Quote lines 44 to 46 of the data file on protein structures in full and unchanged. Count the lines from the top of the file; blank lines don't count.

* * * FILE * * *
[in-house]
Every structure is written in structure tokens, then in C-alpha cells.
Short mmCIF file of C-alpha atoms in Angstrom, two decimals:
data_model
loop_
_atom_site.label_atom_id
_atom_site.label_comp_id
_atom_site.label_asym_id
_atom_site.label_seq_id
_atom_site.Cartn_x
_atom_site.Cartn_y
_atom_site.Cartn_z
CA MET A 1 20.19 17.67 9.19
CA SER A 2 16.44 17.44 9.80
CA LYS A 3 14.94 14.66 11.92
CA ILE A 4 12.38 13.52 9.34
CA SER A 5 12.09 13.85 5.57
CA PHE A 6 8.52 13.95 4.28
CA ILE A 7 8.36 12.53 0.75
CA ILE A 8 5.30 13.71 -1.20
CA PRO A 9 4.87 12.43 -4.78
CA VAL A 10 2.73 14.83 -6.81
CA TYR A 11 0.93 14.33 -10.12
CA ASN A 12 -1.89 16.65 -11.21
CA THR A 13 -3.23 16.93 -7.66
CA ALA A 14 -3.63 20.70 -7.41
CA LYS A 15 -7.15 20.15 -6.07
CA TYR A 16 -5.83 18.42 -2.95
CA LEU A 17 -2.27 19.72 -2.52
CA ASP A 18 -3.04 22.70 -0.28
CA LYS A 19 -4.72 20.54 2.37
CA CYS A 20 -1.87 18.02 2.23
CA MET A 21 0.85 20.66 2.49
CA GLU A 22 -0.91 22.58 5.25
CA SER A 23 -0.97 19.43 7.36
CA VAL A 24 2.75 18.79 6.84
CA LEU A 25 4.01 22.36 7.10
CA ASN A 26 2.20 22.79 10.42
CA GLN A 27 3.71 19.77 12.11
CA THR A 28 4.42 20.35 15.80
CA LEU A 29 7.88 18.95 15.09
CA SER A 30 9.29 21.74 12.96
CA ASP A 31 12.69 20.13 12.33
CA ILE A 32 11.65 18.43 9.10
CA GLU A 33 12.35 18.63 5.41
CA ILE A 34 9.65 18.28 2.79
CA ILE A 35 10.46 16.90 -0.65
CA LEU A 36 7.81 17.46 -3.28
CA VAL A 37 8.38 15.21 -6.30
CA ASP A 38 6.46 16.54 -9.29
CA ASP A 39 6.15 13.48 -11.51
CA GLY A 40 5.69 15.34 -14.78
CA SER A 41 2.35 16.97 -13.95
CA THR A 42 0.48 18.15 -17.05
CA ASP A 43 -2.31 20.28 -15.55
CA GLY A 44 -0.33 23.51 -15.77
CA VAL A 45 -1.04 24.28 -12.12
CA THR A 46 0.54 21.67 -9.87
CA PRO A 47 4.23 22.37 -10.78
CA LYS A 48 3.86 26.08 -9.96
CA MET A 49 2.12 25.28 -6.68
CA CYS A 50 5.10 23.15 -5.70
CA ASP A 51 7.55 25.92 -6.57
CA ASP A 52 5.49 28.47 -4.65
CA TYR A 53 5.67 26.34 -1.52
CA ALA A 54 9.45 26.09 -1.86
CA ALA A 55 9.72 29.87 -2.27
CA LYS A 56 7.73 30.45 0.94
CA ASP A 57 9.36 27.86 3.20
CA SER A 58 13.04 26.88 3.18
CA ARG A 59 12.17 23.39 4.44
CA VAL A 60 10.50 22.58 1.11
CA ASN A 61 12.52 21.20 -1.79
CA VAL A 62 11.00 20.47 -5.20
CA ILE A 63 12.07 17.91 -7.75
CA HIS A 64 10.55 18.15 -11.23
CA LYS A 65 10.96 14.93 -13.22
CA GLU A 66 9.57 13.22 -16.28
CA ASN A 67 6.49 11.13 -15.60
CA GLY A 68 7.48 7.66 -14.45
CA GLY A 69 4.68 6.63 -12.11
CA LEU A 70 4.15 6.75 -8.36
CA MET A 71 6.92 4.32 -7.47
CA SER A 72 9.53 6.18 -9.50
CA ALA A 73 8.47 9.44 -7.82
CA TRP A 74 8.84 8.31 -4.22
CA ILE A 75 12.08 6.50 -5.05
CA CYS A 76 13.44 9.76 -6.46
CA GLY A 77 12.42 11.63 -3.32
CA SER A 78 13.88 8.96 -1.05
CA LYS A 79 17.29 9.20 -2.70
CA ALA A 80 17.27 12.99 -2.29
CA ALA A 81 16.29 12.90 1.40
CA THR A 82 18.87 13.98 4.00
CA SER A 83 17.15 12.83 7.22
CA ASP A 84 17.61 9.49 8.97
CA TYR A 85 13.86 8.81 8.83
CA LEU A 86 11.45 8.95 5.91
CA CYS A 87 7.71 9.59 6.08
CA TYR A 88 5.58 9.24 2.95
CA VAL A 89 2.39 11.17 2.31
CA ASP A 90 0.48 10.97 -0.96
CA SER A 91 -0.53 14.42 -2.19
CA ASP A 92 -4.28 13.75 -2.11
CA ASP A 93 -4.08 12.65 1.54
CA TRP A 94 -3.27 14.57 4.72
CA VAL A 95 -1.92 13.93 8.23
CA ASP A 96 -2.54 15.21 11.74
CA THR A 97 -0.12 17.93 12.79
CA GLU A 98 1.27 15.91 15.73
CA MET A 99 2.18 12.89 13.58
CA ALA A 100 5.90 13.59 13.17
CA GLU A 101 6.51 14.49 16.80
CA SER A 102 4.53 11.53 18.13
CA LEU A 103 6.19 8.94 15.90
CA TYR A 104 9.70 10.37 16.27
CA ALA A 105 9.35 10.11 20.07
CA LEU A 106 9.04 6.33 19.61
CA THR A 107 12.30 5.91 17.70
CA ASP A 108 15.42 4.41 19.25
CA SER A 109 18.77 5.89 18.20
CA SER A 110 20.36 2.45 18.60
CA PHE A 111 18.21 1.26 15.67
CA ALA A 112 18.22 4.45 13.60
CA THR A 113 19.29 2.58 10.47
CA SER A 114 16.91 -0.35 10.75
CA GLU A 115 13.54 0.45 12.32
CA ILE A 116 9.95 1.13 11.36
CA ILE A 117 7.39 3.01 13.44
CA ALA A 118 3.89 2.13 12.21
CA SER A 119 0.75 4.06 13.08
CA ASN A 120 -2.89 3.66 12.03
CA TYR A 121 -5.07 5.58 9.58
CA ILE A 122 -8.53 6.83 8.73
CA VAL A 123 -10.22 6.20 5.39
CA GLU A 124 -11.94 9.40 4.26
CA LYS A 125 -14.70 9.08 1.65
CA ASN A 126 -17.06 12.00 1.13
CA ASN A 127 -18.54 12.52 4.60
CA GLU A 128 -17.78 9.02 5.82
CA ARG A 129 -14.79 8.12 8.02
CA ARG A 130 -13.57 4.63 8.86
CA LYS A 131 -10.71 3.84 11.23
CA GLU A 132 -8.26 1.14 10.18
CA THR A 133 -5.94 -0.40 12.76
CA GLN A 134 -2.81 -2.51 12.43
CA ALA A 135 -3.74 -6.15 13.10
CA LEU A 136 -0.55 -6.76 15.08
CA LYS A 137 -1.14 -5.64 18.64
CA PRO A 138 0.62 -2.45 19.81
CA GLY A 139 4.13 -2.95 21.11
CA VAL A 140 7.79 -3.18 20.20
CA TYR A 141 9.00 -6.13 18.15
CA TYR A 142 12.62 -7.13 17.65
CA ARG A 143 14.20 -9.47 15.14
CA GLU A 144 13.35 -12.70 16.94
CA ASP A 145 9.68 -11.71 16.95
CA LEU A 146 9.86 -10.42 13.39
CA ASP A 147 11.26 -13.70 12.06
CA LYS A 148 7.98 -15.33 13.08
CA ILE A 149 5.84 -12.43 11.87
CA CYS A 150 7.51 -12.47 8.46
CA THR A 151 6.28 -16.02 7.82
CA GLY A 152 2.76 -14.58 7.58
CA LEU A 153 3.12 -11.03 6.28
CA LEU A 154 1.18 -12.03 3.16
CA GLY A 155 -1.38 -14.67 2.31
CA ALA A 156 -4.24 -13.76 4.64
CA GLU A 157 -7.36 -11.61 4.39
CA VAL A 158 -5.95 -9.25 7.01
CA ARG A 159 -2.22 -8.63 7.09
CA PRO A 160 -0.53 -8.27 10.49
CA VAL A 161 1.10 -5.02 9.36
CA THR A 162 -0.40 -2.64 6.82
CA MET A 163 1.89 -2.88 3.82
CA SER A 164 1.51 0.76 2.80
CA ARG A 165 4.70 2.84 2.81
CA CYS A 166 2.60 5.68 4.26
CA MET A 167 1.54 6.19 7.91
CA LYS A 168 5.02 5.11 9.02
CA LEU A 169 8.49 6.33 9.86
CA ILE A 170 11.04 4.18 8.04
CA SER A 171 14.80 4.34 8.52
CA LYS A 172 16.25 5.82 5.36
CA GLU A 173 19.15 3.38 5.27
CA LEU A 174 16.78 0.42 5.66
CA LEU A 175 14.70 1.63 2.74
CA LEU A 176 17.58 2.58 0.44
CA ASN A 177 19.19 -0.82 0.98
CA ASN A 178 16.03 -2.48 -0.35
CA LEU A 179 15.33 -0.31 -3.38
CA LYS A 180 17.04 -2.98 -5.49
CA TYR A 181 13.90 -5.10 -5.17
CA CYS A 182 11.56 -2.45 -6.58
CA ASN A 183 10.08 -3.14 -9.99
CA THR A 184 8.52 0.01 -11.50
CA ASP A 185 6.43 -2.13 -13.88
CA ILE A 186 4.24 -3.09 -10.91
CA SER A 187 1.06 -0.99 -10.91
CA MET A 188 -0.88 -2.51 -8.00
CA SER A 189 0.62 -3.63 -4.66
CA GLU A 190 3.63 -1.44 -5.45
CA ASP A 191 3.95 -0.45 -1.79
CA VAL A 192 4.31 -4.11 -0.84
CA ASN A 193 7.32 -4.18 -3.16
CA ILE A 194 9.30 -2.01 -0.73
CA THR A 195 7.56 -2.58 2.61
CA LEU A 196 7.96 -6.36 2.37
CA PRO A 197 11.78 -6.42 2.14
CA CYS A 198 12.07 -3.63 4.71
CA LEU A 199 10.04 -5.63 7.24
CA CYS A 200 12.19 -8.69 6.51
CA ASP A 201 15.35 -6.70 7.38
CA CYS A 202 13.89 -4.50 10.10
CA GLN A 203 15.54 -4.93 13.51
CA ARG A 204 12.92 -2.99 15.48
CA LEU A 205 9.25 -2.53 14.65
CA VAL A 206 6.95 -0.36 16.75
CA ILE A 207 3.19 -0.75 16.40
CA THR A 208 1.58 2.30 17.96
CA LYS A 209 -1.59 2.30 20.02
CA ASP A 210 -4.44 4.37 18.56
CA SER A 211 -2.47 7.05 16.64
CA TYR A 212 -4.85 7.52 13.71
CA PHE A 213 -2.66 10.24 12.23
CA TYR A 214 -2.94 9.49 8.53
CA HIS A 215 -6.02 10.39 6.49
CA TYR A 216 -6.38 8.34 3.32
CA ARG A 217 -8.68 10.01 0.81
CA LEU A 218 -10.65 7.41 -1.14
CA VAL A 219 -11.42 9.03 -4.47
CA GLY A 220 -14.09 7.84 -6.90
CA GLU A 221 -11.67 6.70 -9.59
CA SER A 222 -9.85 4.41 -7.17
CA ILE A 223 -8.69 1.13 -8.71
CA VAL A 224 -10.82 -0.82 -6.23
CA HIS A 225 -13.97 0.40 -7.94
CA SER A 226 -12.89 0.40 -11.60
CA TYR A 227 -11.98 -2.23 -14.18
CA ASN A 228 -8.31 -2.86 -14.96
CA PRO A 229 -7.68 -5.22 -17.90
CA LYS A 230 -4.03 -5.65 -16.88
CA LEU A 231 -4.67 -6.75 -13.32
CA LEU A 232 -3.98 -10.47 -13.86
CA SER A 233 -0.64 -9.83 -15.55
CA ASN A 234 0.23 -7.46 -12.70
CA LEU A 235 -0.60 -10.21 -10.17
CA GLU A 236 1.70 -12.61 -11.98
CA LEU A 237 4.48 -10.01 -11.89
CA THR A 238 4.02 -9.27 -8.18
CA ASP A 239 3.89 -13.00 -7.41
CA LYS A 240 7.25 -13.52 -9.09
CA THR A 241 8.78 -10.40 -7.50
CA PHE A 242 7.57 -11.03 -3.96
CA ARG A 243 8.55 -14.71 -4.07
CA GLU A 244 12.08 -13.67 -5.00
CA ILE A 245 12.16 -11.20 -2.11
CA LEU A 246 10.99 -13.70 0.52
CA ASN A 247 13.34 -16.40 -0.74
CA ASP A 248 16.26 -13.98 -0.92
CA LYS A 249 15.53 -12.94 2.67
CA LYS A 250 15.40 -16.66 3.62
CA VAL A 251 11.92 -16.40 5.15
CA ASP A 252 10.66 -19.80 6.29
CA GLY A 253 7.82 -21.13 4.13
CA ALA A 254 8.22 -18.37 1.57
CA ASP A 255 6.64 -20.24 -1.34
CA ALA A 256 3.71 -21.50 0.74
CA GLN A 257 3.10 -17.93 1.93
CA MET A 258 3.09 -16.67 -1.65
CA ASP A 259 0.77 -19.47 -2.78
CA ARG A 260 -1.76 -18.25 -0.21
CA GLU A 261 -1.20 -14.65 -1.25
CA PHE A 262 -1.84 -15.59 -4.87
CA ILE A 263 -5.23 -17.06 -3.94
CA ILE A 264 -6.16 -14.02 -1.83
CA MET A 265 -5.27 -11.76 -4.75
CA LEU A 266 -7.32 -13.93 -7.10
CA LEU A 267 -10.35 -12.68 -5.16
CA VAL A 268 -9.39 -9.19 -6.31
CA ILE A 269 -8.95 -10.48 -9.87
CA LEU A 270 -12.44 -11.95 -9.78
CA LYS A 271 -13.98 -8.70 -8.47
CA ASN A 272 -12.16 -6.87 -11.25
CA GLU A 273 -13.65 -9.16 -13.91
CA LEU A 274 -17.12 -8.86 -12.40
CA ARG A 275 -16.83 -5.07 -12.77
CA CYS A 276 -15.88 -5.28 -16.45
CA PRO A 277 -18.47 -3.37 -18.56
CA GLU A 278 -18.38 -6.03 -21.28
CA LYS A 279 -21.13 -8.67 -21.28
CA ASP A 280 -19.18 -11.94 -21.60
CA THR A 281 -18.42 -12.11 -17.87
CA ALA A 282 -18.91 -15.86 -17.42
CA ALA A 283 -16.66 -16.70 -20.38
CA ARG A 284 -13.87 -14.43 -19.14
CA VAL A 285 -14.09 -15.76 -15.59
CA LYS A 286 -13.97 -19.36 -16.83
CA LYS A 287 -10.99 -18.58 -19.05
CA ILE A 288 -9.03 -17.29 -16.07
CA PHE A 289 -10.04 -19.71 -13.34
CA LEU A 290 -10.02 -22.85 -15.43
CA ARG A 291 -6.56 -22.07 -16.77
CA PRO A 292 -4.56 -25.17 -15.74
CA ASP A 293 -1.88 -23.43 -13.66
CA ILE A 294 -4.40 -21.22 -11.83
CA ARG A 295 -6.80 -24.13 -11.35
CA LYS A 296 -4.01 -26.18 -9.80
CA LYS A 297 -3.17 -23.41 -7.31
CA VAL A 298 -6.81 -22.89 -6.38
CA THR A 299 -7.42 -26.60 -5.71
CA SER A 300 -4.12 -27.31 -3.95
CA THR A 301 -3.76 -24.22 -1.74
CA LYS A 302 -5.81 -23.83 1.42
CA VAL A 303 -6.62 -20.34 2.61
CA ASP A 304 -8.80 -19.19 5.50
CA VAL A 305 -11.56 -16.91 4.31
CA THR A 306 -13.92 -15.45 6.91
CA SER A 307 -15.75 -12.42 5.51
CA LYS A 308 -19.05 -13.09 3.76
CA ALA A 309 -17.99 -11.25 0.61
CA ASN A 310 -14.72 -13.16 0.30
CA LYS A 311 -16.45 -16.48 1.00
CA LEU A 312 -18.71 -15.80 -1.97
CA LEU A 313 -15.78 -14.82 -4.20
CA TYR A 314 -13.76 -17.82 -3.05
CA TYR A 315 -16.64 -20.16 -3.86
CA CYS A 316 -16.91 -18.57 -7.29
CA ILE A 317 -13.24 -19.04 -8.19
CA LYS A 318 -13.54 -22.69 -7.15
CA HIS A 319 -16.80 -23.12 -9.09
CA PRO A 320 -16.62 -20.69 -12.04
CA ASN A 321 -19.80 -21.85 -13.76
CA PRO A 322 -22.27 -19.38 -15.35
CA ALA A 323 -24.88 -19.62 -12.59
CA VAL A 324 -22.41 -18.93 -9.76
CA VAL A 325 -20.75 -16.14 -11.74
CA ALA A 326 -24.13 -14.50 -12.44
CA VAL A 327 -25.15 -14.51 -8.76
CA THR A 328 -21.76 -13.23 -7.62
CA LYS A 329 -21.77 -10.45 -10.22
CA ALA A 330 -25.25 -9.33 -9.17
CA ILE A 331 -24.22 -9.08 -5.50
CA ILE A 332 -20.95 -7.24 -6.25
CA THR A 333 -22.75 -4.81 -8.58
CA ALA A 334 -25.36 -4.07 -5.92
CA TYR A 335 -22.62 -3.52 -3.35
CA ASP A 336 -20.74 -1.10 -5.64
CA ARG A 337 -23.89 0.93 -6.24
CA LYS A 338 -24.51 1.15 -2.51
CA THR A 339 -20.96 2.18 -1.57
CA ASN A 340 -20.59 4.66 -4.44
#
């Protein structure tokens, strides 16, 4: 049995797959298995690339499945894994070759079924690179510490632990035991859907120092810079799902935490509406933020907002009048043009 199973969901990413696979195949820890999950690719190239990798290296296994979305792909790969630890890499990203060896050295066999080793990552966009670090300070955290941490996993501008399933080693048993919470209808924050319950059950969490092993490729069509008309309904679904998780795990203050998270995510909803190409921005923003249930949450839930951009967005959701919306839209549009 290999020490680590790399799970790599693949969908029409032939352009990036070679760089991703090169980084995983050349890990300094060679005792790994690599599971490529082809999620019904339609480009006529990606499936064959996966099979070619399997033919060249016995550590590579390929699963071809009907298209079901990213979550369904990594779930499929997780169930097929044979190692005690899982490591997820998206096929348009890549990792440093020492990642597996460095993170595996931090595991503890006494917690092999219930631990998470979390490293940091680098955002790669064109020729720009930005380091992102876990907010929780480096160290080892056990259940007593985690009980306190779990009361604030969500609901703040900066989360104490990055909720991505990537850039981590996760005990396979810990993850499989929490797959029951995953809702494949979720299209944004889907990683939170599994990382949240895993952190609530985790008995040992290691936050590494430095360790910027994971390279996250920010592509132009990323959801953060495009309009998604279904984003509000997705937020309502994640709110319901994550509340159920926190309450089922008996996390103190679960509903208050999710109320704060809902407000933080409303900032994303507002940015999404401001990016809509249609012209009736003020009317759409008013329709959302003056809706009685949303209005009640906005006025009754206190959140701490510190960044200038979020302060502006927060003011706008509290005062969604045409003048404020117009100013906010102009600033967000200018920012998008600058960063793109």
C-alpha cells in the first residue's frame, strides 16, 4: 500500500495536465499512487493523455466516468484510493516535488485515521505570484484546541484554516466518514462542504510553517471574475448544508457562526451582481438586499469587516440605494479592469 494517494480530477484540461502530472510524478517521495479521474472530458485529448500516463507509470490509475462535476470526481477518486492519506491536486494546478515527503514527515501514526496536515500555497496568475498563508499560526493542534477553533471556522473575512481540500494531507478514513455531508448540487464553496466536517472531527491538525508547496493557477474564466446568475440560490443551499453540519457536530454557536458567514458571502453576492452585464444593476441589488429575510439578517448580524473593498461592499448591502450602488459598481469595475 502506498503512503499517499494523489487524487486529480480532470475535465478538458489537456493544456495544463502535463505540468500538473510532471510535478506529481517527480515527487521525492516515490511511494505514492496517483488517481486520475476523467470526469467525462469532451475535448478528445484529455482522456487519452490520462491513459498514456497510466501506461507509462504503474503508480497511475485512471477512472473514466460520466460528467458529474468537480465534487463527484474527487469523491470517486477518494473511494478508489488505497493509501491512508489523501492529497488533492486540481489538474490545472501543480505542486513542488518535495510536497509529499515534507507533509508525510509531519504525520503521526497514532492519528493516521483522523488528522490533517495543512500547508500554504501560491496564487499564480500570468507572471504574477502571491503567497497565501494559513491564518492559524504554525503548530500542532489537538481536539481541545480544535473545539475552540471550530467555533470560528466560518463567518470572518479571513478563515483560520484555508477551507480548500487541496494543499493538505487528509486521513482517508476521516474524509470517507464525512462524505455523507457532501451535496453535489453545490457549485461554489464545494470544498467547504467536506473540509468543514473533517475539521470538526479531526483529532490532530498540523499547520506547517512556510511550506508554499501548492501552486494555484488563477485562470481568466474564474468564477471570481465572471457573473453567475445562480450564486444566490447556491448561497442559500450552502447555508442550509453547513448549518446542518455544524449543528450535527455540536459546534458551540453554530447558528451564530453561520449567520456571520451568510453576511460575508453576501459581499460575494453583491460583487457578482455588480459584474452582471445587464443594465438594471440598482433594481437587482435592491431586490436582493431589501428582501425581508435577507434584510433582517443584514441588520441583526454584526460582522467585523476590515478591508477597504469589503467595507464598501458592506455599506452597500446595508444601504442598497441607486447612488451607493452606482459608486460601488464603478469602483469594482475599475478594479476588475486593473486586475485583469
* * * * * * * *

CA ILE A 32 11.65 18.43 9.10
CA GLU A 33 12.35 18.63 5.41
CA ILE A 34 9.65 18.28 2.79